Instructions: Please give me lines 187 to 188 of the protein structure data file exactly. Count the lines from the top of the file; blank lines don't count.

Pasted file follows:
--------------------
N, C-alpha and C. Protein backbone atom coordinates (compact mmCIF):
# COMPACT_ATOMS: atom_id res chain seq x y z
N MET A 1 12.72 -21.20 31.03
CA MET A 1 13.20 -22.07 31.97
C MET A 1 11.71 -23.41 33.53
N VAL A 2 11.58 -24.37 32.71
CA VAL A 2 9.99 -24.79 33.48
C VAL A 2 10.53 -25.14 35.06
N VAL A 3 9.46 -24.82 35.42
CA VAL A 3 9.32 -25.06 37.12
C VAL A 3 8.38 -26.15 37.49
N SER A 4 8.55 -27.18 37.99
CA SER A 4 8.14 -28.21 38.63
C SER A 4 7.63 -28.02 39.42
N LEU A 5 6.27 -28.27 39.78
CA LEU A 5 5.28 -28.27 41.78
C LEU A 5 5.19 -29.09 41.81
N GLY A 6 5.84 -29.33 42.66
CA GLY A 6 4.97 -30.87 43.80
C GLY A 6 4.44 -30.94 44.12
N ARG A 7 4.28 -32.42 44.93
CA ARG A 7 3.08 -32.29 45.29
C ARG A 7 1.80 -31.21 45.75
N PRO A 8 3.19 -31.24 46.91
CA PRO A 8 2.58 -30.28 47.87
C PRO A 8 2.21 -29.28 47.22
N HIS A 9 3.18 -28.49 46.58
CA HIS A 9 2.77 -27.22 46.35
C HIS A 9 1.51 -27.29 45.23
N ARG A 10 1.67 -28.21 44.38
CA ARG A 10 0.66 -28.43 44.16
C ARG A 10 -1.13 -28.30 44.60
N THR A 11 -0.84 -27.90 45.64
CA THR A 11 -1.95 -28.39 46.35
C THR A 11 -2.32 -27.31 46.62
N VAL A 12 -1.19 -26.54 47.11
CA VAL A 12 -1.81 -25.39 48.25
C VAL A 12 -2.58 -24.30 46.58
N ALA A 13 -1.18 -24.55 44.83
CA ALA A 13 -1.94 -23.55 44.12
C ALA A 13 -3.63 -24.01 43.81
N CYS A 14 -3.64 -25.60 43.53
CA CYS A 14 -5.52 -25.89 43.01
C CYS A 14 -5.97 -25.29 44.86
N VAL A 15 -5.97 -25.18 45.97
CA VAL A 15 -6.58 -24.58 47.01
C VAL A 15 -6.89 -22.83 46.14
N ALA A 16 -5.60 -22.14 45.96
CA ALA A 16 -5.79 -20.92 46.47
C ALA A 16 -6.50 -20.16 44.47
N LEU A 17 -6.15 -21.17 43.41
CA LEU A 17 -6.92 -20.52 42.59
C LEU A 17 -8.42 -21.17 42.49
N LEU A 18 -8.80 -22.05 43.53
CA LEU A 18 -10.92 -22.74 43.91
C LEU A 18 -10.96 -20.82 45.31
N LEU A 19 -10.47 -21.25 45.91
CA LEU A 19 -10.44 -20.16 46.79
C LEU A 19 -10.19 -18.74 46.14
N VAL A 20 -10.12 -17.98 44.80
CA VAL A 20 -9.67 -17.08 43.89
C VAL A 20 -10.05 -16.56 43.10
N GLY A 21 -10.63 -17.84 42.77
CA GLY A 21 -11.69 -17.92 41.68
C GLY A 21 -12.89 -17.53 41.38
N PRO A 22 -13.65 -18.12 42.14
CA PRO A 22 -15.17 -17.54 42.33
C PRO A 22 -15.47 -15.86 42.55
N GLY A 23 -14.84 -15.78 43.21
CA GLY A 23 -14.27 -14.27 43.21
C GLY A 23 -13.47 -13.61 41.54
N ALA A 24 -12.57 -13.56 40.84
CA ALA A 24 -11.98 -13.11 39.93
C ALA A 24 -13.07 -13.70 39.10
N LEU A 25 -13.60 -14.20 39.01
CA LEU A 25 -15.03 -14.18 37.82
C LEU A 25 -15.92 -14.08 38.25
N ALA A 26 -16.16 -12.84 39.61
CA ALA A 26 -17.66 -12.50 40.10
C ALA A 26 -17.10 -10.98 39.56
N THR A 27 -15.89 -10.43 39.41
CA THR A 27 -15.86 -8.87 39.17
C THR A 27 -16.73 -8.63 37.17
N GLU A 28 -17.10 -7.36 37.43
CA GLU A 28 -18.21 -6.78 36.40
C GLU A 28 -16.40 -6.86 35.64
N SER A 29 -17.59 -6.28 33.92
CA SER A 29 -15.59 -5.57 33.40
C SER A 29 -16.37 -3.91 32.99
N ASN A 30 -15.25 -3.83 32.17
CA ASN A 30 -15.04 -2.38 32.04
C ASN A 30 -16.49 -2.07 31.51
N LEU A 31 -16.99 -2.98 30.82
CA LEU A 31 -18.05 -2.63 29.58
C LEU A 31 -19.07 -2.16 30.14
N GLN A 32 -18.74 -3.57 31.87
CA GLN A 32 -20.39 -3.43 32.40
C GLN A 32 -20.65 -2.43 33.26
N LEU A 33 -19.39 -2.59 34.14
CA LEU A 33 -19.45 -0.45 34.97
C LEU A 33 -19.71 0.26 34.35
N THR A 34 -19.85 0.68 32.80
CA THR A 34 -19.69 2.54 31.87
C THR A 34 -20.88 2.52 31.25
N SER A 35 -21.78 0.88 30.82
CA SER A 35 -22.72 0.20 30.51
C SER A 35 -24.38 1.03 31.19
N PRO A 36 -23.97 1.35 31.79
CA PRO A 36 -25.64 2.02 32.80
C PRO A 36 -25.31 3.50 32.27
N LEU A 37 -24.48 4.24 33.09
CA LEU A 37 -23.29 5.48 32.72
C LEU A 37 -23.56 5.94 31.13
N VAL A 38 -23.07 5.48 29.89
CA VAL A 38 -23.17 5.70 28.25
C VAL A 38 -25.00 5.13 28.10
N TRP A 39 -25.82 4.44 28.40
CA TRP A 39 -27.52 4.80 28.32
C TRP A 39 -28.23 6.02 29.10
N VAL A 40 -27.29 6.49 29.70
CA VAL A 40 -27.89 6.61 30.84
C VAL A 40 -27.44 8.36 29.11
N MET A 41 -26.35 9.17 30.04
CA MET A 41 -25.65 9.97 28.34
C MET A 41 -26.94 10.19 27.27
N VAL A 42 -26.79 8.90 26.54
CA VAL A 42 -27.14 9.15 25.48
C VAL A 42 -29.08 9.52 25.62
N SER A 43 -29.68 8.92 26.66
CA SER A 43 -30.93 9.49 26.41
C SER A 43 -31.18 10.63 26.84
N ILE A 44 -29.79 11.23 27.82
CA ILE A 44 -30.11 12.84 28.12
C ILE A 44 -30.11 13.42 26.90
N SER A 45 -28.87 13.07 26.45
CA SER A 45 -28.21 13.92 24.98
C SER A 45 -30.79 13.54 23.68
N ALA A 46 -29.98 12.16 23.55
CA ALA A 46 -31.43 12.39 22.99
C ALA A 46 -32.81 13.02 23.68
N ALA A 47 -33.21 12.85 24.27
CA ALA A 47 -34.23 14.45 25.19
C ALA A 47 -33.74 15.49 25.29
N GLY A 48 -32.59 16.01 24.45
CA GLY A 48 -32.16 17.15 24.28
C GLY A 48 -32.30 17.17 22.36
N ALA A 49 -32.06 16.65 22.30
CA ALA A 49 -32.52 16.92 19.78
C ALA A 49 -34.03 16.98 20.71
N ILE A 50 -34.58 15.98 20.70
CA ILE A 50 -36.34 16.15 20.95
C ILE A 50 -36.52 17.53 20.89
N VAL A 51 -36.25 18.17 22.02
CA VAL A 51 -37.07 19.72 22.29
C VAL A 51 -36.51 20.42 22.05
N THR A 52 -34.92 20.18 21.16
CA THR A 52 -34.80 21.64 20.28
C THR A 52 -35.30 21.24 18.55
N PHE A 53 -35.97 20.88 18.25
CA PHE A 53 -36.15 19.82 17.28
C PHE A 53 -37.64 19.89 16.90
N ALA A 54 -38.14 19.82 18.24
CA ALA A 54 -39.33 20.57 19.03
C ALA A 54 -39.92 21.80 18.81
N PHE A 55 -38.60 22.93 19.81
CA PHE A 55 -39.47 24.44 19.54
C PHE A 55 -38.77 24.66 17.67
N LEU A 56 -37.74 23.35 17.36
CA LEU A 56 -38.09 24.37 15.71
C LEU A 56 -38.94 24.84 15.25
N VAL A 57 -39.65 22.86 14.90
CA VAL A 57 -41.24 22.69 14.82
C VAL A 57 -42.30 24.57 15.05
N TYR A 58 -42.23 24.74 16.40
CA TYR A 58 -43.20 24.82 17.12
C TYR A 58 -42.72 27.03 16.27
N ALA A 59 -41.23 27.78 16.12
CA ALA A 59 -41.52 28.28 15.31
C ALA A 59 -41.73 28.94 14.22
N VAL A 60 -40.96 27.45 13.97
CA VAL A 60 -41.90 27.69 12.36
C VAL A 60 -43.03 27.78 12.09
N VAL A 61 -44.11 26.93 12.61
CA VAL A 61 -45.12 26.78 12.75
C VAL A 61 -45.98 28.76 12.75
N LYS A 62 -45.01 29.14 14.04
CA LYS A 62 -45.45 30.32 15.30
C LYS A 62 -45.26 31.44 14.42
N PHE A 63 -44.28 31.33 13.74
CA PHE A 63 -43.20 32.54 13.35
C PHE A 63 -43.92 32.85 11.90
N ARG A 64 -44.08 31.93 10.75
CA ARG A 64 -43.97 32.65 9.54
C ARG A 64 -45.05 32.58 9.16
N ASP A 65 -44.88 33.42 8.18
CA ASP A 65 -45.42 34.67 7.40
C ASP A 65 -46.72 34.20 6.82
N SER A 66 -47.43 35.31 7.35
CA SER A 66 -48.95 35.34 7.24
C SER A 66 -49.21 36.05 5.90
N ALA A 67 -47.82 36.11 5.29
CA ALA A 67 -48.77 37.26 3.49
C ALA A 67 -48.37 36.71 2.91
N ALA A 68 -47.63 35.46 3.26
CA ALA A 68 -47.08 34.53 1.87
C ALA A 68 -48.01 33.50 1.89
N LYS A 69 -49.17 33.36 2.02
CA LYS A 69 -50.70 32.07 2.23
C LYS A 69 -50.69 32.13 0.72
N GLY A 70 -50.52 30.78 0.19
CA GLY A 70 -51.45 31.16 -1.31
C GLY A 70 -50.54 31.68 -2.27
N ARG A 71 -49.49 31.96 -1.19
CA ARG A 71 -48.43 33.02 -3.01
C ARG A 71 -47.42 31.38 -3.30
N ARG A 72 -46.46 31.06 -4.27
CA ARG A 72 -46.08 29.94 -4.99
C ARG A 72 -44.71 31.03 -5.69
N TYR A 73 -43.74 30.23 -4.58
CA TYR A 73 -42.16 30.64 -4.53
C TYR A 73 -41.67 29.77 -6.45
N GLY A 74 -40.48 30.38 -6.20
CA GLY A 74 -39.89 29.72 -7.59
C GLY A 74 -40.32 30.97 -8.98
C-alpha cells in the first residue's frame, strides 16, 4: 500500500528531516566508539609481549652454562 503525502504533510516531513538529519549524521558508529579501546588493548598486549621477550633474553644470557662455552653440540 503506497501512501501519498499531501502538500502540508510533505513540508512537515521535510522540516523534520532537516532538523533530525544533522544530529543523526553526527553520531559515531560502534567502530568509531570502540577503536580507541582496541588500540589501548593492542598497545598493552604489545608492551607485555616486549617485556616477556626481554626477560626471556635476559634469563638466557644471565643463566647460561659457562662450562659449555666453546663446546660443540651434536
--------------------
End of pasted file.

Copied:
CA LYS A 62 -45.45 30.32 15.30
C LYS A 62 -45.26 31.44 14.42